LOUISVILLE, KY.- The Speed Art Museum
announced the acquisition of its first oil painting by Bob Thompson, Self Portrait in the Studio, a Louisville native who took the art world by storm during the 1950s and 1960s and became one of the most respected African-American artists of the late 20th Century. The painting is currently on view in the Speeds North Building second floor contemporary gallery.
The acquisition of a major Bob Thompson painting has been a goal of the Speed Art Museum for years, said Miranda Lash, Curator of Contemporary Art at the Speed Art Museum. Thompson, along with the great Sam Gilliam, is one of Louisvilles most important artists. Both artists emerged out of segregated Louisville in the late 1950s and early 1960s and went on to transform our understanding of contemporary painting in different ways. Thompsons Self Portrait provides a unique glimpse into the identity of an artist who came from Kentucky and went on to create a splash in the New York art world at a remarkably young age.
A prolific and groundbreaking artist, Thompson created figurative, often fantastical paintings in the 1950s and 1960s inspired by the compositions and colors of Old Master paintings. Although he painted for only eight years, he made an indelible mark on painting in the United States.
Self Portrait in the Studio is a rare example of a Thompson self-portrait in oil. One of only a handful of works in which we see Thompsons likeness, Self Portrait also reveals a different side to the artist. Seated, eyes closed, in a moment of stillness, the painting evokes a sense of solitude and contemplation, explained Lash. Alone in the studio, he contemplates his work and his practice. Painted in his Clinton Street studio in New York City, the work captures the artist within two years of departing Louisville. Self Portrait captures the artist amidst his paintings, with a snare drum and conga drum (emblematic of his love of jazz music) by his side.
Born in Louisville in 1937, Bob Thompson attended Central High School in Louisville and was a student at the University of Louisvilles Hite Art Institute from 1957 to 1958. In 1958, Thompson banded together with a group of young African American artists including the then University of Louisville graduate student Sam Gilliam and the undergraduate student Robert Douglas (among others) to form an artist group called Gallery Enterprises, which went on to host meetings, poetry readings, and live painting performances. Thompson moved to New York City in 1959 and immersed himself in the downtown Beat scene. He had his first one-man show in 1960 at the Delancey Street Museum, an early site for Red Groomss happenings. In 1961, he received a Walter Gutman Foundation Grant which enabled him to travel through Europe to study the works of the Old Masters. He was awarded a John Hay Whitney Fellowship in 1962, which enabled him to continue his sojourn through Paris and Ibiza, Spain.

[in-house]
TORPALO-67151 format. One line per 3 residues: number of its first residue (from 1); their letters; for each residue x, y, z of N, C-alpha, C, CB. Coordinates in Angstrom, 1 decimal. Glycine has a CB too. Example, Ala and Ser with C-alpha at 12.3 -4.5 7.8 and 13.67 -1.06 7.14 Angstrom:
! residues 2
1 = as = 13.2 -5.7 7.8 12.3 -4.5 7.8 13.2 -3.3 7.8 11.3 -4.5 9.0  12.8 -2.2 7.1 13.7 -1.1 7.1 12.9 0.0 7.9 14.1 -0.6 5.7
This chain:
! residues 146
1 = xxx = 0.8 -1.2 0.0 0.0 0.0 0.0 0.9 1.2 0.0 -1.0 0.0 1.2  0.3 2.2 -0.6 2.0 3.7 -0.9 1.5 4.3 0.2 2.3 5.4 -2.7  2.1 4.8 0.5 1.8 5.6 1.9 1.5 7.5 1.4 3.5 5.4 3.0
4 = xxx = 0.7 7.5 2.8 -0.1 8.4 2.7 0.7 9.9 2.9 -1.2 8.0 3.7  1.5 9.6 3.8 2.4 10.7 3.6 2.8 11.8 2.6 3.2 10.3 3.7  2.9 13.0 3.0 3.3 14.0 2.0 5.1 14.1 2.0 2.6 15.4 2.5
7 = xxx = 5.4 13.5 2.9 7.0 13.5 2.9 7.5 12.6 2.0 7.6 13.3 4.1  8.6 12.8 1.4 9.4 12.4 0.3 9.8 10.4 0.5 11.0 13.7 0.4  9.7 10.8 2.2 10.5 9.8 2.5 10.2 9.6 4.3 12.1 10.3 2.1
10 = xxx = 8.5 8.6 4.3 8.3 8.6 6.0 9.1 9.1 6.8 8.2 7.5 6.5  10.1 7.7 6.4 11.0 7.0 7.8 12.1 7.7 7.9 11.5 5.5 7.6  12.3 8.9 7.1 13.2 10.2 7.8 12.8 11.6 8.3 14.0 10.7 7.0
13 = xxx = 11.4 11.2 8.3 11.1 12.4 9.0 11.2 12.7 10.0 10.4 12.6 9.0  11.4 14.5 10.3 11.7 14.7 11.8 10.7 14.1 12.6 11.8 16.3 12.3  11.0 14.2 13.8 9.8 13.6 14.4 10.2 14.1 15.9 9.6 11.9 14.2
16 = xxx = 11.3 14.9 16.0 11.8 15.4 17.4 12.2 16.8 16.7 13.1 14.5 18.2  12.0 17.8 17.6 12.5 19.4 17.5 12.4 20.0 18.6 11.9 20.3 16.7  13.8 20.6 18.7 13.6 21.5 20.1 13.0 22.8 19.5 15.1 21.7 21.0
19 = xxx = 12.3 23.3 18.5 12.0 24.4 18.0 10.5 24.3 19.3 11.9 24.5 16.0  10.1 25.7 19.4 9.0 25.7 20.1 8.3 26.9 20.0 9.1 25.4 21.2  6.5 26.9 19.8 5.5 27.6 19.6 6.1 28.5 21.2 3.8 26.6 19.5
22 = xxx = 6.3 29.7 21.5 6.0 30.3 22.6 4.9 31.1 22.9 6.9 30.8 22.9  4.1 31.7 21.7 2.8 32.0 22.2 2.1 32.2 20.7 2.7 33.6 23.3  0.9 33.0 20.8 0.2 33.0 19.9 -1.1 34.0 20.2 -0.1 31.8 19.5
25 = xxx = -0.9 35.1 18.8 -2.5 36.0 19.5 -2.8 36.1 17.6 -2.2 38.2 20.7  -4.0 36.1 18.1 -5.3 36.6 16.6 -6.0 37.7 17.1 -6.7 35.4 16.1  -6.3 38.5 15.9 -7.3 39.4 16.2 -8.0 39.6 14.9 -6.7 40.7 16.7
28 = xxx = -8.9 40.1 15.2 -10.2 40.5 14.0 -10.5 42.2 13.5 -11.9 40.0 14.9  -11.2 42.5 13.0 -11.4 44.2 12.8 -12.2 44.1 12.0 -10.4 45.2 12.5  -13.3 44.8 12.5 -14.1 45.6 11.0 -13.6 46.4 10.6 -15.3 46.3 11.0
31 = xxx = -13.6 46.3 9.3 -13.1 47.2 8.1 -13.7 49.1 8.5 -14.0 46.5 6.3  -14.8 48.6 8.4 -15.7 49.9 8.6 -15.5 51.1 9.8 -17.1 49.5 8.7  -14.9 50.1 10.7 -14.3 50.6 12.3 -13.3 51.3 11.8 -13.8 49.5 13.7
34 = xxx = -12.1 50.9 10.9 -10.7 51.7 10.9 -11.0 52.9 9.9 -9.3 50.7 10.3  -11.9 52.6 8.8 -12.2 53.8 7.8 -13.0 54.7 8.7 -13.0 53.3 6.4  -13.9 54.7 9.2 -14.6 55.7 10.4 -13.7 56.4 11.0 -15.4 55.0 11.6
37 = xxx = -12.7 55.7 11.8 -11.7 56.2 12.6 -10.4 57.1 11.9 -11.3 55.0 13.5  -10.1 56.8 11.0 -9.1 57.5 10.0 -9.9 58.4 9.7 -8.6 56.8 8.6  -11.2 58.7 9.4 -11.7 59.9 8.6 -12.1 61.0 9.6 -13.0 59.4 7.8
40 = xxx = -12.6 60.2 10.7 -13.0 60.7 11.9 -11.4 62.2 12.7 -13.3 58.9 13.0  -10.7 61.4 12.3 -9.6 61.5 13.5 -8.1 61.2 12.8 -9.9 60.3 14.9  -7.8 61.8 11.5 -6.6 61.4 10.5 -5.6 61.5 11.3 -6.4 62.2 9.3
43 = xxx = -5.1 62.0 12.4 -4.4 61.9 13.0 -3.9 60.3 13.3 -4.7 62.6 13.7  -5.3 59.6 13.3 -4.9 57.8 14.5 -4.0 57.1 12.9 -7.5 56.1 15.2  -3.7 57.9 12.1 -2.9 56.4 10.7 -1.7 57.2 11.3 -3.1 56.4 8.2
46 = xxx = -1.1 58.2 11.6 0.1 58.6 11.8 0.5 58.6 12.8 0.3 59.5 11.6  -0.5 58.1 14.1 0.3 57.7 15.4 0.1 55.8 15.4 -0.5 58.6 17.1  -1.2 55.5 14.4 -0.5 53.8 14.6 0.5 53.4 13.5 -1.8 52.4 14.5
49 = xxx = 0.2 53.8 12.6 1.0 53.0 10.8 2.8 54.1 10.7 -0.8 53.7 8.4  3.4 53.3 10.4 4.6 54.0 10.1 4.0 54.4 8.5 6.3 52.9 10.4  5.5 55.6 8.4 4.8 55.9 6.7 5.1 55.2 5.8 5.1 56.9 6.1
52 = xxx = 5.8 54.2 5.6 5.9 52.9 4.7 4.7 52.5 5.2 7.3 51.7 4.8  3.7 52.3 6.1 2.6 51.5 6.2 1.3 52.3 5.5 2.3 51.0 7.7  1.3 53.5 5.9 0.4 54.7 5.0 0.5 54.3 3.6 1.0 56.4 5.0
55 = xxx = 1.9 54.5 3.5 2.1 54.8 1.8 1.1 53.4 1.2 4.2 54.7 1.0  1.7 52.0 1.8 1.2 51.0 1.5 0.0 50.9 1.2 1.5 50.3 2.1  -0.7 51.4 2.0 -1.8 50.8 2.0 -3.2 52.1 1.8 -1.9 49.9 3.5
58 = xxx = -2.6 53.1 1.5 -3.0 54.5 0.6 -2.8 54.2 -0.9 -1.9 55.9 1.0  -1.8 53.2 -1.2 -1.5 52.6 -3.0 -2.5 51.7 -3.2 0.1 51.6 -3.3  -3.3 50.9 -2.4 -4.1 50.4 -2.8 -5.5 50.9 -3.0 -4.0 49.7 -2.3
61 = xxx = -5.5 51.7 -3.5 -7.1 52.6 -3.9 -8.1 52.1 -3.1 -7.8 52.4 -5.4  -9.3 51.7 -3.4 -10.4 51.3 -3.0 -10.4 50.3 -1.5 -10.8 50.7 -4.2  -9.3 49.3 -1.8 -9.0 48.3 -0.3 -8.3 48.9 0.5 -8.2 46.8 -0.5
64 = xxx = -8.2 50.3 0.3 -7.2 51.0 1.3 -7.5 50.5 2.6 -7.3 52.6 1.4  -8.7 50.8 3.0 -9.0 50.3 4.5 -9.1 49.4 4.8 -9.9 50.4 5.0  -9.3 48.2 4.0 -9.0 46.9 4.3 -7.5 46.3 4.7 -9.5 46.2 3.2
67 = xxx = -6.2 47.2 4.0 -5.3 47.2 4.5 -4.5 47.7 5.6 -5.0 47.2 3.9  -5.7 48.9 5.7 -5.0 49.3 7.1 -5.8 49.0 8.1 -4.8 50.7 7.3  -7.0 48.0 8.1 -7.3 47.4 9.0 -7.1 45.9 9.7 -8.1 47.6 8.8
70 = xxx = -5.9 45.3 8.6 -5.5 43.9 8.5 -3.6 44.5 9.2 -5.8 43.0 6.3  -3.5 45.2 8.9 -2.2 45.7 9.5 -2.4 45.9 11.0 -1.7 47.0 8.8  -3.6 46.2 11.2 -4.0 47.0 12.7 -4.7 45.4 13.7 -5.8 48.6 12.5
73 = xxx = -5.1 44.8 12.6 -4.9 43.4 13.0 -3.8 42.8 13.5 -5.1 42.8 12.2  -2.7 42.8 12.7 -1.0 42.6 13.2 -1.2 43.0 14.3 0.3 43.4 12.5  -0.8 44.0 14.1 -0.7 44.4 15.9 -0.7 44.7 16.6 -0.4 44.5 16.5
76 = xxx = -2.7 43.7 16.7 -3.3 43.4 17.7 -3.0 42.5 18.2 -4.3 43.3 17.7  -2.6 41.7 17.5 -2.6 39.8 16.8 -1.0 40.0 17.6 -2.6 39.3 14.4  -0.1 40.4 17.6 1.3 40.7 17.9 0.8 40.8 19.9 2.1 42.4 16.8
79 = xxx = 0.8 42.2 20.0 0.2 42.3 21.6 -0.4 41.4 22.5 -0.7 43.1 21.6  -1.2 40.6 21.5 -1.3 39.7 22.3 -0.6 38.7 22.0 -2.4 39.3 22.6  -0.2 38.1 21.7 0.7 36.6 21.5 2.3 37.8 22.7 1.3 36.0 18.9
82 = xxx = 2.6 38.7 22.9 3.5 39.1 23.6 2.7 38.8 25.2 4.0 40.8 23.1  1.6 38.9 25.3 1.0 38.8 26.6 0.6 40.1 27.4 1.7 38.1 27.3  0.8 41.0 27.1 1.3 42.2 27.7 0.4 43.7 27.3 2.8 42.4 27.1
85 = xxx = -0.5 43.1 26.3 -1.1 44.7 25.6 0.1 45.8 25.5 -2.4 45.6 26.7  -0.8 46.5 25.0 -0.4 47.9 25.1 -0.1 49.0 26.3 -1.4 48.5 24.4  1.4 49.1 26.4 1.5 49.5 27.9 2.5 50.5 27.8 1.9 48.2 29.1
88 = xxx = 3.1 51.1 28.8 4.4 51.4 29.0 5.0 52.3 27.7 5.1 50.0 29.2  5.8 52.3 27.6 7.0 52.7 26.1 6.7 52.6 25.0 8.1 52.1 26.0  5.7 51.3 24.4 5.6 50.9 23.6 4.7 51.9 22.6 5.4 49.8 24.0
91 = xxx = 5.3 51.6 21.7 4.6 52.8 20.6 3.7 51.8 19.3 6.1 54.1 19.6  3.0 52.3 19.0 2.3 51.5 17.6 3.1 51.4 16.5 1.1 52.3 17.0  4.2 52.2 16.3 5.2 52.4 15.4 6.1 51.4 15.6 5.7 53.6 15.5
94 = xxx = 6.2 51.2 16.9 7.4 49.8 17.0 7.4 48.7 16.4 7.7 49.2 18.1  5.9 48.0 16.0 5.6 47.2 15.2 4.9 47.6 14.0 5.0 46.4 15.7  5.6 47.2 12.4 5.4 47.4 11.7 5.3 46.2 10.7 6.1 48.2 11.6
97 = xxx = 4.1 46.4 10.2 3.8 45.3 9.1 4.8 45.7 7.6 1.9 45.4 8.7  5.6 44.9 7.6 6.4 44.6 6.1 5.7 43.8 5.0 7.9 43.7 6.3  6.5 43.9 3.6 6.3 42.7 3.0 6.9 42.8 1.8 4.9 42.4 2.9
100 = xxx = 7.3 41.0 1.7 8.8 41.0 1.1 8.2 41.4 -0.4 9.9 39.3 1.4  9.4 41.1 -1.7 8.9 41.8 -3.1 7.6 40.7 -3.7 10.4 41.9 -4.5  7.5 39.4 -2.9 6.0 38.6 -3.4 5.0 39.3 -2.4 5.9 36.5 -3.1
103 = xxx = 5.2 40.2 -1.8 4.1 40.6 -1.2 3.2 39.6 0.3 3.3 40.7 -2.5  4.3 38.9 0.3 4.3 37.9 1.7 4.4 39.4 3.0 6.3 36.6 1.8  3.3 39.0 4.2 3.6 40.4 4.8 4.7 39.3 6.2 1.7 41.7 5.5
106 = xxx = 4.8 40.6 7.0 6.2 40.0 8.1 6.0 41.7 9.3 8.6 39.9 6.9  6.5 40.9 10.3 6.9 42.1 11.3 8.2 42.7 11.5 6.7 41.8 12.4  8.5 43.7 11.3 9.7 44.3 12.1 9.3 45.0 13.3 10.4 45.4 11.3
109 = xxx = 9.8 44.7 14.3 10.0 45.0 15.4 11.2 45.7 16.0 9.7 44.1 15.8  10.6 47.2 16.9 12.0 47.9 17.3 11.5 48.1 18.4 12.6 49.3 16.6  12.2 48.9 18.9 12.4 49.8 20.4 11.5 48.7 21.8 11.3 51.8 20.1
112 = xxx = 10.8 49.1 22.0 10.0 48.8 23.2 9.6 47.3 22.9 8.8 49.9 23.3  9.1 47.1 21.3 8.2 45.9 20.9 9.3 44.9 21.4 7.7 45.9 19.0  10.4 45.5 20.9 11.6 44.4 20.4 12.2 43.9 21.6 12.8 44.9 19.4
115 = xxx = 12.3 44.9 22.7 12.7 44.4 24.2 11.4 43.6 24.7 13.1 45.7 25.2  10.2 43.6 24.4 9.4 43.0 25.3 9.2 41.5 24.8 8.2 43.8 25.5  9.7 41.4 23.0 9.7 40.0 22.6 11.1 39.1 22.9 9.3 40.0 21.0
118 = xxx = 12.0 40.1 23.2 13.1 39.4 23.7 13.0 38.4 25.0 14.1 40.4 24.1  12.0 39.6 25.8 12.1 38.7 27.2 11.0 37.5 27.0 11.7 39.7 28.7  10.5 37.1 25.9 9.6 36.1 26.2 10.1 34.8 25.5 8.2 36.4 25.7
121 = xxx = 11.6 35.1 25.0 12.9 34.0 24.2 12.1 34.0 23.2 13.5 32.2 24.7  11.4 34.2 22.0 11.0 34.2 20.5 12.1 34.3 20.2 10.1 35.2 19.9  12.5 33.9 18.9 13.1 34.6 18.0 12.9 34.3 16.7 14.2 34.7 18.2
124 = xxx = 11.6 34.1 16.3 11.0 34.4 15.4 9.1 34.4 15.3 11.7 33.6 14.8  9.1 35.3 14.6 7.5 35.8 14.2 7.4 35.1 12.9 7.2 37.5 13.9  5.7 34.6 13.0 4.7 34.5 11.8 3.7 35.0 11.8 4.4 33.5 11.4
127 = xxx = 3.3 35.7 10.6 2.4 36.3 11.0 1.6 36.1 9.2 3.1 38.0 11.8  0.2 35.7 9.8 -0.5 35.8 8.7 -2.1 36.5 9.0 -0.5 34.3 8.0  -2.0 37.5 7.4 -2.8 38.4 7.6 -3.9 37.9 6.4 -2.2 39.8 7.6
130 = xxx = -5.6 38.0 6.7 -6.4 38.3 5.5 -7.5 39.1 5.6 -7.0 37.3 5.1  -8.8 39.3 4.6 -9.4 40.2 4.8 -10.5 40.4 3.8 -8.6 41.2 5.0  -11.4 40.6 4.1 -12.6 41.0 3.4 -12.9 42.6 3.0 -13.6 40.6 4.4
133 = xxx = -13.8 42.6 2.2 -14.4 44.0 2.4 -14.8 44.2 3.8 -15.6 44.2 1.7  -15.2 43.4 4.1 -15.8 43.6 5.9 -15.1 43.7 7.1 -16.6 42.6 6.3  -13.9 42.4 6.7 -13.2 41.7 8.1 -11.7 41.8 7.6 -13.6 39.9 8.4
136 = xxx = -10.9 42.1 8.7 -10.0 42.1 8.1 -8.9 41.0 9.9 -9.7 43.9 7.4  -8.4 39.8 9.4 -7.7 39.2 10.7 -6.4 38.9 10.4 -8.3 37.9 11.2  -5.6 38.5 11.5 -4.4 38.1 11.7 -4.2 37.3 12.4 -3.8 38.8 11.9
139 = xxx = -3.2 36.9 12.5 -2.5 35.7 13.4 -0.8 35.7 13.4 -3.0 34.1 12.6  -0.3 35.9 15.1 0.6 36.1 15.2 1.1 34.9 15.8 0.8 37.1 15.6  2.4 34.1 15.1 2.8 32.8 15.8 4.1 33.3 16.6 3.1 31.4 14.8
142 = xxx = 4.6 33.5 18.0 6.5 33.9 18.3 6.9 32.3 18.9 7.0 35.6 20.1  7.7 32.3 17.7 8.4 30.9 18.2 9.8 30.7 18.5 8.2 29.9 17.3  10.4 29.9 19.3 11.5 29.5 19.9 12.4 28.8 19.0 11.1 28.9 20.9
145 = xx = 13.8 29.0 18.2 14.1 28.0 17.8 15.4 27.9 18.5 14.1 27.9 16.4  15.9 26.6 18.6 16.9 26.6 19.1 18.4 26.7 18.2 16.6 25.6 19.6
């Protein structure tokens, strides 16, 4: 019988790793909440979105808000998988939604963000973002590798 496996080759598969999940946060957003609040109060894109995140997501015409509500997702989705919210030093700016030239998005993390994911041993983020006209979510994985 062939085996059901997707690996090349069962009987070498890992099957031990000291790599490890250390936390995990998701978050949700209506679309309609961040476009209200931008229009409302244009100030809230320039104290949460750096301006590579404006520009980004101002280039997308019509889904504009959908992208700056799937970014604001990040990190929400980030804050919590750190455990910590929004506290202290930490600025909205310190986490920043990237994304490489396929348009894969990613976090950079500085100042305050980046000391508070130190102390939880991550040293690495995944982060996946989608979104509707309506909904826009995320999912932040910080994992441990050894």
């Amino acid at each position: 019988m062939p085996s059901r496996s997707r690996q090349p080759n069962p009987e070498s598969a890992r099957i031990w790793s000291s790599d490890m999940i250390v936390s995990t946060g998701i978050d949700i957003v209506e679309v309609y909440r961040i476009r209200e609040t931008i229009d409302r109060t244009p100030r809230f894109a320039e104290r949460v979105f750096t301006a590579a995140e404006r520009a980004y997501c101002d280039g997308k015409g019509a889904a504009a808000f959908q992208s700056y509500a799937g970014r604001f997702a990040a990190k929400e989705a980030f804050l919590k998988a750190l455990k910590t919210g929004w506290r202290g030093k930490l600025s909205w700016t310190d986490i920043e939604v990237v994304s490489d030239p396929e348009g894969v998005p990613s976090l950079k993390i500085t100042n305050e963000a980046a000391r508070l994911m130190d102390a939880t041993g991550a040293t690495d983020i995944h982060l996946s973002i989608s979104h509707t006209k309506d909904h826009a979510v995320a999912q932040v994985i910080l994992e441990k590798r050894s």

Returning to New York City in 1962, Thompson spent the next three years painting furiously, exhibiting solo at multiple prestigious galleries, and gaining gallery representation in several large cities in the U.S. He traveled to Italy in 1965. He underwent an emergency gallbladder surgery in 1966 and died in Rome two months after, just a few weeks before his twenty-ninth birthday.
Bob Thompson was an explosive force in the art world during his tragically short life, yet he remains far better known in New York than in his own hometown, said Stephen Reily, Director, Speed Art Museum. We are delighted to begin reversing that history, especially with a self-portrait that reminds us all that a young boy from West Louisville can reach the highest levels of artistic fame and appreciation.
Thompsons work has only grown in importance since his untimely death. In 1969, the New School Art Center organized a retrospective of his work, which was followed by a memorial exhibition at the Speed Art Museum in 1971. Solo exhibitions have since been held at the University Art Gallery of the University of Massachusetts at Amherst in 1974, the Smithsonian Institution in Washington, DC in 1975, and The Studio Museum in Harlem in 1978. In 1998, the Whitney Museum of American Art organized a major traveling retrospective exhibition curated by Thelma Golden. In 2012 the Hite Art Institute at the University of Louisville organized the solo Seeking Thompson: Dialogue/Object.
Museum collections across the country have acquired Thompsons paintings, including the Smithsonian American Art Museum, the National Gallery of Art, the Museum of Modern Art, the Solomon R. Guggenheim Museum, the Whitney Museum of American Art, and the Detroit Institute of Arts. The Speed owns one watercolor by Thompson, Untitled (Yellow Nude), 1961, (Gift from the Adele and Leonard Leight Collection).
Self Portrait in the Studio was purchased by the Museum through the Alice Speed Stoll Accessions Fund and funds generously donated by Ambassador Matthew Barzun and Brooke Brown Barzun, Greg Brown and Scott Rogers, John S. and Mary Moss Greenebaum, and Alfred Shands.